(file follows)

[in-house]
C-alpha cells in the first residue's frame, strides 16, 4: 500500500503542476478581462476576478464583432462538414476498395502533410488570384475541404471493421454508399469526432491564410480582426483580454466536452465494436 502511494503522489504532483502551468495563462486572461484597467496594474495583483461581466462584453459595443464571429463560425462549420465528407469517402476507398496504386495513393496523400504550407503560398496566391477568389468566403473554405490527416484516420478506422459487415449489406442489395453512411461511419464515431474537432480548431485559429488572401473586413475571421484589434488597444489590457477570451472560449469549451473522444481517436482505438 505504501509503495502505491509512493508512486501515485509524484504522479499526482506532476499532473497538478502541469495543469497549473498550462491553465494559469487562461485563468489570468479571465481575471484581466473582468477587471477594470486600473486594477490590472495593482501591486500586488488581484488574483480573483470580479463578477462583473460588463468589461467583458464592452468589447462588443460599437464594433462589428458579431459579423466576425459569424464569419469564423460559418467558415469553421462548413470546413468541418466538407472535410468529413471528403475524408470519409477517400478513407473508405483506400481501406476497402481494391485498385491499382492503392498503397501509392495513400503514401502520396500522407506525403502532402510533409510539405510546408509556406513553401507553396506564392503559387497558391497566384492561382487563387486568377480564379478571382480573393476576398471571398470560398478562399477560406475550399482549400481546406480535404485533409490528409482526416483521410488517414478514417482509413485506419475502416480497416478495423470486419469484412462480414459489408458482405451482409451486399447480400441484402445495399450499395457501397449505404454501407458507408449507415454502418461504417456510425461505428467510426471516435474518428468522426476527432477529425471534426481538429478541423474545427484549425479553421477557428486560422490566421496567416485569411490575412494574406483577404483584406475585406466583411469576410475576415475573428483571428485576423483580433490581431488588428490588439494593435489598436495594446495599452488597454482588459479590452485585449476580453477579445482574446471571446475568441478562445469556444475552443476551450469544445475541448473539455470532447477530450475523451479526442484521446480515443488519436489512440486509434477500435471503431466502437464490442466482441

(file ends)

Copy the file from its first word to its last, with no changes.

[in-house]
C-alpha cells in the first residue's frame, strides 16, 4: 500500500503542476478581462476576478464583432462538414476498395502533410488570384475541404471493421454508399469526432491564410480582426483580454466536452465494436 502511494503522489504532483502551468495563462486572461484597467496594474495583483461581466462584453459595443464571429463560425462549420465528407469517402476507398496504386495513393496523400504550407503560398496566391477568389468566403473554405490527416484516420478506422459487415449489406442489395453512411461511419464515431474537432480548431485559429488572401473586413475571421484589434488597444489590457477570451472560449469549451473522444481517436482505438 505504501509503495502505491509512493508512486501515485509524484504522479499526482506532476499532473497538478502541469495543469497549473498550462491553465494559469487562461485563468489570468479571465481575471484581466473582468477587471477594470486600473486594477490590472495593482501591486500586488488581484488574483480573483470580479463578477462583473460588463468589461467583458464592452468589447462588443460599437464594433462589428458579431459579423466576425459569424464569419469564423460559418467558415469553421462548413470546413468541418466538407472535410468529413471528403475524408470519409477517400478513407473508405483506400481501406476497402481494391485498385491499382492503392498503397501509392495513400503514401502520396500522407506525403502532402510533409510539405510546408509556406513553401507553396506564392503559387497558391497566384492561382487563387486568377480564379478571382480573393476576398471571398470560398478562399477560406475550399482549400481546406480535404485533409490528409482526416483521410488517414478514417482509413485506419475502416480497416478495423470486419469484412462480414459489408458482405451482409451486399447480400441484402445495399450499395457501397449505404454501407458507408449507415454502418461504417456510425461505428467510426471516435474518428468522426476527432477529425471534426481538429478541423474545427484549425479553421477557428486560422490566421496567416485569411490575412494574406483577404483584406475585406466583411469576410475576415475573428483571428485576423483580433490581431488588428490588439494593435489598436495594446495599452488597454482588459479590452485585449476580453477579445482574446471571446475568441478562445469556444475552443476551450469544445475541448473539455470532447477530450475523451479526442484521446480515443488519436489512440486509434477500435471503431466502437464490442466482441